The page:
Like a lot of investors, I appreciate the income I can receive from owning dividend shares. My portfolio contains several cigarette and tobacco manufacturers. Tobacco dividends are often higher than those of the wider market. Although that makes them attractive to me, one concern I always have with any dividend is its sustainability.
So, can the payouts stay at the sort of levels seen today?
High cash generation
A quick look at the market shows the point I am making about tobacco dividends.
British American Tobacco offers a dividend yield of 7.2% Rival Imperial Brands offers a slightly lower but still high yield of 7%.
Why do tobacco companies often offer high yields? Many investors shun the shares for ethical reasons. A share with limited demand among buyers will see its price held back. That can mean that dividend yields are higher than they would be for shares that are more popular with investors as a whole.
Another reason is that making and selling cigarettes is very cash generative. The process is simple and cheap. But the products can be sold at high prices. Building well-known brands and distribution networks helps give a small number of large firms substantial pricing power. As tobacco is a mature industry, those firms have limited options to reinvest excess cash in their business, so can divvy it up among shareholders.
But generating massive cash flows is sometimes a double-edged sword. It may make management sloppier, as seen by the way unsuccessful investments have cost US tobacco giant Altria billions of dollars.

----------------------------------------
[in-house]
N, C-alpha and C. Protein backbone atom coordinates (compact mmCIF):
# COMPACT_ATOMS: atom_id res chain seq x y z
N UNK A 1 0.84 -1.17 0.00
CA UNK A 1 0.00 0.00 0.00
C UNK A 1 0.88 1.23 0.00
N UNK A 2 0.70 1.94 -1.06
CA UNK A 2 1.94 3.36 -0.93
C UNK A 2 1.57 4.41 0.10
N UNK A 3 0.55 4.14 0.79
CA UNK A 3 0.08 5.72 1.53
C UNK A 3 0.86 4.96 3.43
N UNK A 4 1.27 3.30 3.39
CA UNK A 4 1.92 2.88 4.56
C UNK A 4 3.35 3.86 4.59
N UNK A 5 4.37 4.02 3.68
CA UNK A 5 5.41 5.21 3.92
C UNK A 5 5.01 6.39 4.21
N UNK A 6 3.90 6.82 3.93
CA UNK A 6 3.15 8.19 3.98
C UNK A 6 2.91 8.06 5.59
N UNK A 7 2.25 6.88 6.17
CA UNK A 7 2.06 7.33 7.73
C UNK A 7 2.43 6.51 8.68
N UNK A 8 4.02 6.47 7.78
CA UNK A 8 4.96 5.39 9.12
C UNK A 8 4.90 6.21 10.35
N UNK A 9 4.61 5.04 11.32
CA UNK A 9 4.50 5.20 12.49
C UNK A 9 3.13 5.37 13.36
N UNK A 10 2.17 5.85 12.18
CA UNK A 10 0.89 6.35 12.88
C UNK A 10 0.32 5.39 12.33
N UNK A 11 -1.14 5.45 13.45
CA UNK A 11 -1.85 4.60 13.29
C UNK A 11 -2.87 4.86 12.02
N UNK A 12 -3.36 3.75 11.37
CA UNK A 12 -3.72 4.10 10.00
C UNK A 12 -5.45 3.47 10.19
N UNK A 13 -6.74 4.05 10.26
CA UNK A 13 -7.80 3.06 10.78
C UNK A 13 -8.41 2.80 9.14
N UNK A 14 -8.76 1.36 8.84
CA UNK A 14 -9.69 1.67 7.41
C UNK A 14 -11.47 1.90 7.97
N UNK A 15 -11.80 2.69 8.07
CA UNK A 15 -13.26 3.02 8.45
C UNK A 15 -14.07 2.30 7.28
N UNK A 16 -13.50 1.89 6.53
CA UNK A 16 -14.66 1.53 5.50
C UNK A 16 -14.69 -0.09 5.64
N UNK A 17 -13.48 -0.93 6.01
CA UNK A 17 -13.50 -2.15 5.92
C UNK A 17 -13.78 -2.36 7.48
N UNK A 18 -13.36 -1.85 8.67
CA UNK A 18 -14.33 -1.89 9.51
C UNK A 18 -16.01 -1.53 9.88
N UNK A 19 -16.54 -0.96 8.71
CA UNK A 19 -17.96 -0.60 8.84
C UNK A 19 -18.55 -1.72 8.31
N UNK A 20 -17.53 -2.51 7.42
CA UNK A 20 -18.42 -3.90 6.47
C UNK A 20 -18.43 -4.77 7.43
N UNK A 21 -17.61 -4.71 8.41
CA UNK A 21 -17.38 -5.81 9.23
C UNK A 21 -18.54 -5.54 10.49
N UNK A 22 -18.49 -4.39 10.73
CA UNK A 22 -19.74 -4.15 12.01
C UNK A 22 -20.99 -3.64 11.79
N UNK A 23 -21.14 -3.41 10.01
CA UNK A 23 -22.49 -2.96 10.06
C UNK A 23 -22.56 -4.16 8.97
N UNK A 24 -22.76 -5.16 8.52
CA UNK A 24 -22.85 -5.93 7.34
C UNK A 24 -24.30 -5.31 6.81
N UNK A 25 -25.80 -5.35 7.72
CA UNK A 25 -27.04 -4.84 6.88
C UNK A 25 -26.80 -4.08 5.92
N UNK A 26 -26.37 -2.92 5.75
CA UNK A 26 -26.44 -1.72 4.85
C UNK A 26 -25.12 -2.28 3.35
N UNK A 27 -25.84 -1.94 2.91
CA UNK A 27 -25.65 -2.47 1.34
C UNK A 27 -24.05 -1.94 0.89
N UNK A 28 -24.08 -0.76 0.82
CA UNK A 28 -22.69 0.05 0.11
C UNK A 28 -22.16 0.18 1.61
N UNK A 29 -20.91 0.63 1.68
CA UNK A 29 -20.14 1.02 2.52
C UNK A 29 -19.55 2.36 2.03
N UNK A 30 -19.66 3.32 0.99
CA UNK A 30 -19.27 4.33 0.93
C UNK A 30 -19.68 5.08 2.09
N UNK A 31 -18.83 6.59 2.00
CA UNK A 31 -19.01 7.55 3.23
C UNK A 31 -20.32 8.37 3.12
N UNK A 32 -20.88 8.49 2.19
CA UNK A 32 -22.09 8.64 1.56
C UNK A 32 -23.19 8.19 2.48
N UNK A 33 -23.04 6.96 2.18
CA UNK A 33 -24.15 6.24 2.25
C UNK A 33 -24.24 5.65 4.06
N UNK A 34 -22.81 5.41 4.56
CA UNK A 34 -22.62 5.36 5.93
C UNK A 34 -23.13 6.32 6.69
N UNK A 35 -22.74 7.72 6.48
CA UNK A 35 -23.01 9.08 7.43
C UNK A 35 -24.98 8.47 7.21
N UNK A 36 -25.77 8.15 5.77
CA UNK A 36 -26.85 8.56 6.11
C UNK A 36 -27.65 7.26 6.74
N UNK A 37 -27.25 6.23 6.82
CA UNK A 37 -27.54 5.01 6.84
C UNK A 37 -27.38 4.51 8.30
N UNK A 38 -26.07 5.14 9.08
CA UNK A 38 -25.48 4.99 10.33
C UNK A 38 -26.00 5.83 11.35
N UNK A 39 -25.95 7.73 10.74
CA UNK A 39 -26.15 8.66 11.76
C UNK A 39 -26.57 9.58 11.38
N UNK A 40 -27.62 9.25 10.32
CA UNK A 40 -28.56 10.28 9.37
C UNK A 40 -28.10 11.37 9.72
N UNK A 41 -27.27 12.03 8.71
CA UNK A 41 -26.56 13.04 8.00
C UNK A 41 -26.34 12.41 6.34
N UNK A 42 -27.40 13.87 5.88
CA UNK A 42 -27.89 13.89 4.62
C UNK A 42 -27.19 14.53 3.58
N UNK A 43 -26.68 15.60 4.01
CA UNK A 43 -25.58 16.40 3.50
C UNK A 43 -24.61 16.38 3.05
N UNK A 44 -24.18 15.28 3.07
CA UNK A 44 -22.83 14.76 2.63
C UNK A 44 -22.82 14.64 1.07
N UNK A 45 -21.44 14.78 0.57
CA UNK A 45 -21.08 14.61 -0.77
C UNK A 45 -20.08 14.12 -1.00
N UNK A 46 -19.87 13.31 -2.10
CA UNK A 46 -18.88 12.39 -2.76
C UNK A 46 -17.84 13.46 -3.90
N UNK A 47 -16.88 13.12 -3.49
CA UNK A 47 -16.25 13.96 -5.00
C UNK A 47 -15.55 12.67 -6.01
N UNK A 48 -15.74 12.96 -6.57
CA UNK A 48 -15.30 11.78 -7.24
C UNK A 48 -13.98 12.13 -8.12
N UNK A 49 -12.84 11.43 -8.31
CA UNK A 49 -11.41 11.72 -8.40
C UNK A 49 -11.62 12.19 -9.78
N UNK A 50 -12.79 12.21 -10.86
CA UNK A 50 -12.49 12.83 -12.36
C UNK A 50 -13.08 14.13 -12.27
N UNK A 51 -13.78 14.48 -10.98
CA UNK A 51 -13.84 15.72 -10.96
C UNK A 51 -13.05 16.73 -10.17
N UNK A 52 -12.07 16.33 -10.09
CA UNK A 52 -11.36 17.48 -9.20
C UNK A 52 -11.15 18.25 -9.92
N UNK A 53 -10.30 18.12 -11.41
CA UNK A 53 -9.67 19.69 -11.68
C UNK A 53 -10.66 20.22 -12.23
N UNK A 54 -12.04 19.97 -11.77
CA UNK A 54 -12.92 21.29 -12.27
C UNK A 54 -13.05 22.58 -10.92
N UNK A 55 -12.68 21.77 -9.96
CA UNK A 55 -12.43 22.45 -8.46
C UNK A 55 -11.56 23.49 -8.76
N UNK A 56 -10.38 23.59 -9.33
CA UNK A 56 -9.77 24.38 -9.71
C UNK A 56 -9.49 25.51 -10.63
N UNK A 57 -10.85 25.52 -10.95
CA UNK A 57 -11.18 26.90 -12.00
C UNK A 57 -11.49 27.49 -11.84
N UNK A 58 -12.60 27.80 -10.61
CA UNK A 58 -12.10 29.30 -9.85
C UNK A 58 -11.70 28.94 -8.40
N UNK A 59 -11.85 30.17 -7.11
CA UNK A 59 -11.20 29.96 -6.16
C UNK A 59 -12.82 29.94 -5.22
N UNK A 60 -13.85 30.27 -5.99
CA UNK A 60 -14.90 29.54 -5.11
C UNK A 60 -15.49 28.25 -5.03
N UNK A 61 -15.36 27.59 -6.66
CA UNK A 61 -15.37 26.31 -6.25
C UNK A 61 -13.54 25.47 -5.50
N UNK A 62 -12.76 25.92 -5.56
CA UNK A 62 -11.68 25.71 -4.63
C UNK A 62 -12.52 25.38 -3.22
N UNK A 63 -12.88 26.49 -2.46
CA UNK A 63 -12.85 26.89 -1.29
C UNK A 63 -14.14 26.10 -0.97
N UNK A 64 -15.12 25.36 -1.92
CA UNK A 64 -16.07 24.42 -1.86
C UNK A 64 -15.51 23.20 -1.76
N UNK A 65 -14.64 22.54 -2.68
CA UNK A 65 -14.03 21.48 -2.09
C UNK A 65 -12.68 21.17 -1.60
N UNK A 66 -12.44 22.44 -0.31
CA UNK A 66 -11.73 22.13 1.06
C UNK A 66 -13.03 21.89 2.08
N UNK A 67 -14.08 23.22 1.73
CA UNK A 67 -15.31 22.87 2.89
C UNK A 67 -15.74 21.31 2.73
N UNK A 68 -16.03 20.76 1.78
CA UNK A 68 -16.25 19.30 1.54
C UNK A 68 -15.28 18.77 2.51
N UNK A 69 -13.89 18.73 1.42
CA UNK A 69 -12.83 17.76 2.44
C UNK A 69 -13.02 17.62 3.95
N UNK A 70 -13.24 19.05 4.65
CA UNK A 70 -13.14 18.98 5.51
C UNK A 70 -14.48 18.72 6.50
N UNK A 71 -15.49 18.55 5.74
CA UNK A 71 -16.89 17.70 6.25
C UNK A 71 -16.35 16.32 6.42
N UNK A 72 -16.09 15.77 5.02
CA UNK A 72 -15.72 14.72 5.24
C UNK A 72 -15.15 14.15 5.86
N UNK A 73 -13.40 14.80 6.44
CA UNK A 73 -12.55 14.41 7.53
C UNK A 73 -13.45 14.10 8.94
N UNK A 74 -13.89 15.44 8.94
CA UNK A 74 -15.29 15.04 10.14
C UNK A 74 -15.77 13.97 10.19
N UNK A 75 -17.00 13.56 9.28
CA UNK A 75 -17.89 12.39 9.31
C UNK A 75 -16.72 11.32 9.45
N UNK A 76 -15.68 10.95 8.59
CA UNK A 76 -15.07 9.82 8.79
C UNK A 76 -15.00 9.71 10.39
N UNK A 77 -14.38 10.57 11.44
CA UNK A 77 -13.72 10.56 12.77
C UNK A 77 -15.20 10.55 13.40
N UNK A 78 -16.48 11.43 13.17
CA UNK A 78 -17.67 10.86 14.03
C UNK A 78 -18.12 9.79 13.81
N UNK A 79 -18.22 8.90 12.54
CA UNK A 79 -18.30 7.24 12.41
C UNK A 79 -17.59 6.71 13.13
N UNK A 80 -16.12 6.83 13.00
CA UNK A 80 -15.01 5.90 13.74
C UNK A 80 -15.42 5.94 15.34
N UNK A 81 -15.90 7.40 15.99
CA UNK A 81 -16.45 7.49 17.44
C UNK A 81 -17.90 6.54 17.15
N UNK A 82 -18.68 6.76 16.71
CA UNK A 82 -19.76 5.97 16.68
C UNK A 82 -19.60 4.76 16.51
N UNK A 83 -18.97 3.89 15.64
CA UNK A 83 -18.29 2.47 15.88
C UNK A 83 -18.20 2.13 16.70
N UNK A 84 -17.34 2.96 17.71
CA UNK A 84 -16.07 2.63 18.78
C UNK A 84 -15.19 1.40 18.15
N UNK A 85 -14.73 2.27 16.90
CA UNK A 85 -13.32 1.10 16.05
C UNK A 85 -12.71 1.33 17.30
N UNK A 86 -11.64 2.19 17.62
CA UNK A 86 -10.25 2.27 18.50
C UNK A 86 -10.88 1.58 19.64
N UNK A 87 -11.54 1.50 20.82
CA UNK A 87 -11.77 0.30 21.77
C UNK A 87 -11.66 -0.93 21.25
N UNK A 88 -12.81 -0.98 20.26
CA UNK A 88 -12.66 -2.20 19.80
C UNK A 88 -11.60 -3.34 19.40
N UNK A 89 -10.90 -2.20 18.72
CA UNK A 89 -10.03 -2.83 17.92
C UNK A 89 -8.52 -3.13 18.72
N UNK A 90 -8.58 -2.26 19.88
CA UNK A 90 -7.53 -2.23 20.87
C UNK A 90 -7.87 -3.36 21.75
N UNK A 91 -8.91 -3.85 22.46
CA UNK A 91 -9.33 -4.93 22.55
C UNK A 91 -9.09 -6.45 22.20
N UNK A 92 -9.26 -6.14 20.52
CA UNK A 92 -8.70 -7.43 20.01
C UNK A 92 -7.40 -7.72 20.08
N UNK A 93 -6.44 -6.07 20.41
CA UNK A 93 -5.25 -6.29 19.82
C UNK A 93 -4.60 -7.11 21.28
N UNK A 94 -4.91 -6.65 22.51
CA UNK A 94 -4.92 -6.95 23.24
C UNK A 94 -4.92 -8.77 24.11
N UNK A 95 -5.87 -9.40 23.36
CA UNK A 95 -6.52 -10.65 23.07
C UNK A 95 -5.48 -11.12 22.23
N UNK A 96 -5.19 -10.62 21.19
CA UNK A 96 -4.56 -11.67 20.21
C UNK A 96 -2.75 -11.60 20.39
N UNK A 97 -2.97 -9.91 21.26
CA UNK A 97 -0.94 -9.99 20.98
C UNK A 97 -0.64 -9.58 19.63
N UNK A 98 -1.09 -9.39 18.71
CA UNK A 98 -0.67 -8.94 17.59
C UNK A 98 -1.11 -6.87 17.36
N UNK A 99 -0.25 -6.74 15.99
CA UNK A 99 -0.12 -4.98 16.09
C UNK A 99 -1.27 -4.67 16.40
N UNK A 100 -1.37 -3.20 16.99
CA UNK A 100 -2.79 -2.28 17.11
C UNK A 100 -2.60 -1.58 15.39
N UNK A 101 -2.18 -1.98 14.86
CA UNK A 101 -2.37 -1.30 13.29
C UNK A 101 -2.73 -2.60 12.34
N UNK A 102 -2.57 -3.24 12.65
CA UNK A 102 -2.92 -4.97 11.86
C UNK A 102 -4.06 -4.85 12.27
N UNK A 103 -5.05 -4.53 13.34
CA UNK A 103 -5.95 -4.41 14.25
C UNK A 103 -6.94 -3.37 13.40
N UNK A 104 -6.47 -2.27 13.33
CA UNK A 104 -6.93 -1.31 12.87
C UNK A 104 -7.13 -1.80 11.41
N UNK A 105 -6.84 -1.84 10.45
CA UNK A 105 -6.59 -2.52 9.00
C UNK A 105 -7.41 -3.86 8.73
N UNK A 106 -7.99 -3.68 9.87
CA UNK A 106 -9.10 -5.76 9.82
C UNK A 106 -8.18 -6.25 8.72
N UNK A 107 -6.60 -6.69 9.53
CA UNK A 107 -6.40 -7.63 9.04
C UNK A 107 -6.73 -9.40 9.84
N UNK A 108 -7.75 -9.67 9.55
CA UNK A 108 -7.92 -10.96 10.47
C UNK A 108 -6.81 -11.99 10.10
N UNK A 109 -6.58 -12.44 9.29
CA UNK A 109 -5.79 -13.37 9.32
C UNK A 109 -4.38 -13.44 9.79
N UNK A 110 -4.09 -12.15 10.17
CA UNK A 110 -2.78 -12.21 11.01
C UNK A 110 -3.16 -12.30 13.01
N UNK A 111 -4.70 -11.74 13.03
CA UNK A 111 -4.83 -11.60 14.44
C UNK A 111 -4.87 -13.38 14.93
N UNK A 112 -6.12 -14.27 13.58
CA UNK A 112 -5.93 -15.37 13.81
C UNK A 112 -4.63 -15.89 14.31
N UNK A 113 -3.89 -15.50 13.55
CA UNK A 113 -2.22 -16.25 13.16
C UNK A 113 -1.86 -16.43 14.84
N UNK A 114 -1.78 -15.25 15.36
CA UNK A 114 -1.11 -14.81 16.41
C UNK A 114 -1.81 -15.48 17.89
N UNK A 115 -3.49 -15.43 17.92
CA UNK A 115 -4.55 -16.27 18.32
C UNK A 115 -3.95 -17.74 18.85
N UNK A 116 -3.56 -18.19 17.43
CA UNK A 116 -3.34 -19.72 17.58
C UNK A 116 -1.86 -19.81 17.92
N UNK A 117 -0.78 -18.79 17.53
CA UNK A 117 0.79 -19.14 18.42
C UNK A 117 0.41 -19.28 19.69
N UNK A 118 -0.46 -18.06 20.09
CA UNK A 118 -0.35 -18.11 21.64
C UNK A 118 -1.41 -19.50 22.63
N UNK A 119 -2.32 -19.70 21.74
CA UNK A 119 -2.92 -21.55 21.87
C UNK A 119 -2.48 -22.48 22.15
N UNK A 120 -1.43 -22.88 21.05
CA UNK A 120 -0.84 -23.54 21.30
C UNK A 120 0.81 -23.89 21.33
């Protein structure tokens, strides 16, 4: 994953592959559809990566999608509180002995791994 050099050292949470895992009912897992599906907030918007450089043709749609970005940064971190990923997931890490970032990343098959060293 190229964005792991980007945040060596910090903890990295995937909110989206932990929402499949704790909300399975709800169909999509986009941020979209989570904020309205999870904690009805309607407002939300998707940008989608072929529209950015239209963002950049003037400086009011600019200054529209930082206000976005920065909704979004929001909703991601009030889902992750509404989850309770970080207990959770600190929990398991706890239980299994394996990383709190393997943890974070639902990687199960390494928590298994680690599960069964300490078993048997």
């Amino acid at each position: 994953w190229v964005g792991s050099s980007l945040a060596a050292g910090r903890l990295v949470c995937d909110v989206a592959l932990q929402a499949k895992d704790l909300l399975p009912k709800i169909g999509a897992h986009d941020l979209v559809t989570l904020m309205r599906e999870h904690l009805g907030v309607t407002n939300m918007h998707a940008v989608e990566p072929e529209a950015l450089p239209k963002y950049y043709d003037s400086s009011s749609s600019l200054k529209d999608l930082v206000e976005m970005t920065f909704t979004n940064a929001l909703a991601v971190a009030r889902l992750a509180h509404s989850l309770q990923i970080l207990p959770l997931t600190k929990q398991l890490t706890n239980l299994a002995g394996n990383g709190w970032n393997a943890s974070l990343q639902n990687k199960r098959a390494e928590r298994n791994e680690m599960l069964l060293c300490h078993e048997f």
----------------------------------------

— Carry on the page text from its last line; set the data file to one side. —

But it can also make it easy for a firm to borrow. The problem with that is that, like smoking, borrowing can be addictive. Britain’s cigarette companies are big borrowers. British American has adjusted net debt of £38bn, equivalent to 55% of its market capitalisation. At Imperial it is £8bn, which is 53% of the firm’s market cap. In an era of rising interest rate, having a lot of debt on the balance sheet is a risk to profits.
Meanwhile, although tobacco continues to be a hugely profitable industry, customer demand is falling. That is a threat to profits at all companies in the sector. In the long term, I think it means tobacco dividends may not continue at today’s level.
Why I own tobacco shares
But I see that risk as still quite far in the long term.
Admittedly, Imperial cut its dividend in 2020. But that put its finances on a better footing, which I think could help make it more sustainable. Last week, British American extended its decades-long streak of annual dividend raises, with a 6% year-on-year increase in its payout.
I see a risk to tobacco dividends and can imagine a world in future where some firms may be forced not just to cut their payout but to cancel it altogether. But with demand still high and significant pricing power, I think that risk may not materialise for many years or even decades.
That also gives the firms time to reorient their business models and find new revenue streams beyond cigarettes. I do not expect today’s level of tobacco dividends to last forever. But I think they could have a long time to run yet and I continue to own such shares in my portfolio.
The post Can tobacco dividends realistically continue at today’s levels? appeared first on The Motley Fool UK.
C Ruane has positions in Altria Group and British American Tobacco P.l.c. The Motley Fool UK has recommended British American Tobacco P.l.c. and Imperial Brands Plc. Views expressed on the companies mentioned in this article are those of the writer and therefore may differ from the official recommendations we make in our subscription services such as Share Advisor, Hidden Winners and Pro. Here at The Motley Fool we believe that considering a diverse range of insights makes us better investors.
Motley Fool UK 2023